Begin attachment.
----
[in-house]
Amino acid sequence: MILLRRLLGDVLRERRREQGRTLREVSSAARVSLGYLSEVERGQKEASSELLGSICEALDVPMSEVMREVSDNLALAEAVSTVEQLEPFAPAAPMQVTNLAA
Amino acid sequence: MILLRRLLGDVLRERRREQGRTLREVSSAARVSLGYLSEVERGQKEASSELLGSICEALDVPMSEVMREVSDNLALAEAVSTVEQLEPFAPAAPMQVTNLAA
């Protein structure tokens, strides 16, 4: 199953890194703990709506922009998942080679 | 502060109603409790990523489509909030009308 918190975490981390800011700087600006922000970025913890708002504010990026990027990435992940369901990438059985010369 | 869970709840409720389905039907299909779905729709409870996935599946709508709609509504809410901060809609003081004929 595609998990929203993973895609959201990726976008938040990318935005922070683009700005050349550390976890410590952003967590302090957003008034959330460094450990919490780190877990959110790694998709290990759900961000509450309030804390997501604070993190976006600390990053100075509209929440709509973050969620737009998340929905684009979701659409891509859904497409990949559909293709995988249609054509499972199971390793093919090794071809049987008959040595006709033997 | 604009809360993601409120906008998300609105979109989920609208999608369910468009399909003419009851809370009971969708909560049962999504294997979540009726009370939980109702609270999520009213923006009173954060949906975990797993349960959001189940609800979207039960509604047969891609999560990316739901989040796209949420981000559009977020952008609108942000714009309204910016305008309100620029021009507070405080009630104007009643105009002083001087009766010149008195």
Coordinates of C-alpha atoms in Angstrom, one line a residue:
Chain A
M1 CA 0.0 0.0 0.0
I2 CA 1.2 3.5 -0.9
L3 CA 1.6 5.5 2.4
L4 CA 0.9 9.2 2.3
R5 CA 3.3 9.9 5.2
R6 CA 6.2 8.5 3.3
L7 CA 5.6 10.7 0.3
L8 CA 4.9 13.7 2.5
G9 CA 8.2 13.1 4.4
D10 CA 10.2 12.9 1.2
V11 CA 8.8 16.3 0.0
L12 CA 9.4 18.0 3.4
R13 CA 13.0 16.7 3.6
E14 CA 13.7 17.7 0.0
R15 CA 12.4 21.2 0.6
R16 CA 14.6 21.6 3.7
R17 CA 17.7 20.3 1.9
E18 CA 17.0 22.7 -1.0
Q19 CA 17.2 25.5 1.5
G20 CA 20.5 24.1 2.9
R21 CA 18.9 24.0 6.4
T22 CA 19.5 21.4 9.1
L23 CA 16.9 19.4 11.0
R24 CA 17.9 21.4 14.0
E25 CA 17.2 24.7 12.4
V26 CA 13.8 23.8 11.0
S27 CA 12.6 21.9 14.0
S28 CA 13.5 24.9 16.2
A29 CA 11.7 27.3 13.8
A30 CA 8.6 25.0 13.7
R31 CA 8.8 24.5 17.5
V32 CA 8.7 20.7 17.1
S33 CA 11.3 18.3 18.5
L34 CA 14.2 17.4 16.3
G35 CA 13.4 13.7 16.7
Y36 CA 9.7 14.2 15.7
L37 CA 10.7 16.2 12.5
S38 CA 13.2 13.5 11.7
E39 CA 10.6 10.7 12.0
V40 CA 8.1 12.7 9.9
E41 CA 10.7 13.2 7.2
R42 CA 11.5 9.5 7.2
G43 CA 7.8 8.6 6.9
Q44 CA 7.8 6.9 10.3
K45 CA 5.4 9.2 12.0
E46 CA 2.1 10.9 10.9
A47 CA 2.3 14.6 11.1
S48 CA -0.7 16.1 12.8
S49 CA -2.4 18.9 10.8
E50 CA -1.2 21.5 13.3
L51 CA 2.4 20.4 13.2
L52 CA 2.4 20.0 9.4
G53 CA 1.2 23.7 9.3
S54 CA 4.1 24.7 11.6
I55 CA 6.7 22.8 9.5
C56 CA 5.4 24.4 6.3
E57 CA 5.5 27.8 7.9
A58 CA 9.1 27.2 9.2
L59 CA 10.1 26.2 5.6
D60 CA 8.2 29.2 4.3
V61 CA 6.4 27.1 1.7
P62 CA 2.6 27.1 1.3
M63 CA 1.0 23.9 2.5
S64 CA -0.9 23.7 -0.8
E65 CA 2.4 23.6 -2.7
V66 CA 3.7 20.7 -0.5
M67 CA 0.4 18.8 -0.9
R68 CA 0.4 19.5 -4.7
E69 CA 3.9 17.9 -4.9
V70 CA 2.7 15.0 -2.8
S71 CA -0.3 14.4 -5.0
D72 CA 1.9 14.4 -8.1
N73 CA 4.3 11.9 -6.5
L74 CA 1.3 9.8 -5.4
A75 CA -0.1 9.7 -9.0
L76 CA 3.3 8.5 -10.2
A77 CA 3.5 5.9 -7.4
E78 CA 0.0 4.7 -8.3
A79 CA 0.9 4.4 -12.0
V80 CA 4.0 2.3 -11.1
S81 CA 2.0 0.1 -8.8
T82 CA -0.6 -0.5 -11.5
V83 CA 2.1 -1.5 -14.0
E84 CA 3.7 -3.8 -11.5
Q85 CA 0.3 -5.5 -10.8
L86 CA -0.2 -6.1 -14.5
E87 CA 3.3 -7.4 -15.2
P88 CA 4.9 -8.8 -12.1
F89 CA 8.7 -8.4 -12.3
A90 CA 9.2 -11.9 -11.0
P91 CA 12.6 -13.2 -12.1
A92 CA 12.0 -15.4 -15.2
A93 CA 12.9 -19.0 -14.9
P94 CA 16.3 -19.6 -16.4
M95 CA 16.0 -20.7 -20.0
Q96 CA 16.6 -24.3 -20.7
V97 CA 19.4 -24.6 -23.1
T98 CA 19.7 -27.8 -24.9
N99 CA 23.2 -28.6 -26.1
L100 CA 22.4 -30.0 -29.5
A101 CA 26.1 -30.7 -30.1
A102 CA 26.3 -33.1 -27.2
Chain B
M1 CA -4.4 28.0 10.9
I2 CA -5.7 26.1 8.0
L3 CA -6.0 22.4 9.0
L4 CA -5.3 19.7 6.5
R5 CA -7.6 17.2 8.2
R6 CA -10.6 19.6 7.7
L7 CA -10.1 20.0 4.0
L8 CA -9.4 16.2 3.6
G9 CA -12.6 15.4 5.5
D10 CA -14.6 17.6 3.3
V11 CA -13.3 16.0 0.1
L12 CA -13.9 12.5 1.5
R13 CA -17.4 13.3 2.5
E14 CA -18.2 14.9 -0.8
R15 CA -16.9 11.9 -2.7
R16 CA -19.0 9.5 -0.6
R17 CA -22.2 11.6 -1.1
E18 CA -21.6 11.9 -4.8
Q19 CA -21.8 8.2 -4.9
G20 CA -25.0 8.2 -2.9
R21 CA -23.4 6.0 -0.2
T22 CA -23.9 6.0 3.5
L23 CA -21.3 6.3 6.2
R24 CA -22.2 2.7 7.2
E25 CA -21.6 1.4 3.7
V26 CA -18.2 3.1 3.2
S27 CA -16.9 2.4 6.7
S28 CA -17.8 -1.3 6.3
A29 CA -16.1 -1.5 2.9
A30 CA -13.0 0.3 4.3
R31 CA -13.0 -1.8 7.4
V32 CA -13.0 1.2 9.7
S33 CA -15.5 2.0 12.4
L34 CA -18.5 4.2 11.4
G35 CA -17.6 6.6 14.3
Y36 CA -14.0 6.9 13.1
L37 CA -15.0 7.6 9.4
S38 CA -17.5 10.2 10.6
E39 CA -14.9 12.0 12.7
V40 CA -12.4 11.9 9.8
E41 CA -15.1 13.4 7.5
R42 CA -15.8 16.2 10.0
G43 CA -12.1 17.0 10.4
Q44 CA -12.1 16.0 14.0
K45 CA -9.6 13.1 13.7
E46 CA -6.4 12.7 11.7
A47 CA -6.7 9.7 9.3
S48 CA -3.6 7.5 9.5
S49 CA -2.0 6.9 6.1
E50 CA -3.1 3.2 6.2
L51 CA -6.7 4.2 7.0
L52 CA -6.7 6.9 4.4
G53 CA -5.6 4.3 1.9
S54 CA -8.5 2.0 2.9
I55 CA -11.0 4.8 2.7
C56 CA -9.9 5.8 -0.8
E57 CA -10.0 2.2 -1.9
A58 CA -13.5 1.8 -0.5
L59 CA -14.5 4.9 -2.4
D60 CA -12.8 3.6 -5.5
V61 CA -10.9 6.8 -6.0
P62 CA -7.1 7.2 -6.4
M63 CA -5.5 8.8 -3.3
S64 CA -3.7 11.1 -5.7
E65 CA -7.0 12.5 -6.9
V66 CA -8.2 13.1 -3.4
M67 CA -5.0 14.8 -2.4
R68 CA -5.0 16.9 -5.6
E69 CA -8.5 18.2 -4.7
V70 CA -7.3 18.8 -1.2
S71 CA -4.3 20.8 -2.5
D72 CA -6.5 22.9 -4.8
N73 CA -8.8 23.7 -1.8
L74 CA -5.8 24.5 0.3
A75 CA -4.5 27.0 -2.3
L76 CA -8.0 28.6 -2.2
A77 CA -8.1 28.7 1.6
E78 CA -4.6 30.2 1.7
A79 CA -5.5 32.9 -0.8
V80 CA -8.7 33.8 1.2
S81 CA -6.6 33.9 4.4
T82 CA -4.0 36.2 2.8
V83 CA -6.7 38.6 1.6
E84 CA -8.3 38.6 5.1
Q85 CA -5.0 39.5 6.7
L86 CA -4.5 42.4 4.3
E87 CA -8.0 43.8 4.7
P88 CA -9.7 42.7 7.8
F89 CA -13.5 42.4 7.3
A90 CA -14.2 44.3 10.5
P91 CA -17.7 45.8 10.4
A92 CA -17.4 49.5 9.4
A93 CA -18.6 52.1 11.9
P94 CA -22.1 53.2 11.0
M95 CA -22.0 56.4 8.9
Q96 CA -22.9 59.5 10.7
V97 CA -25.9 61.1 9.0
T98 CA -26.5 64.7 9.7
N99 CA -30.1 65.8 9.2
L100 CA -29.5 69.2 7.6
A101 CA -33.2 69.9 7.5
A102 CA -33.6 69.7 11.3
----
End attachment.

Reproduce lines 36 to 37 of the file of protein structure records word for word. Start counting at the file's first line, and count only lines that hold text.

A30 CA 8.6 25.0 13.7
R31 CA 8.8 24.5 17.5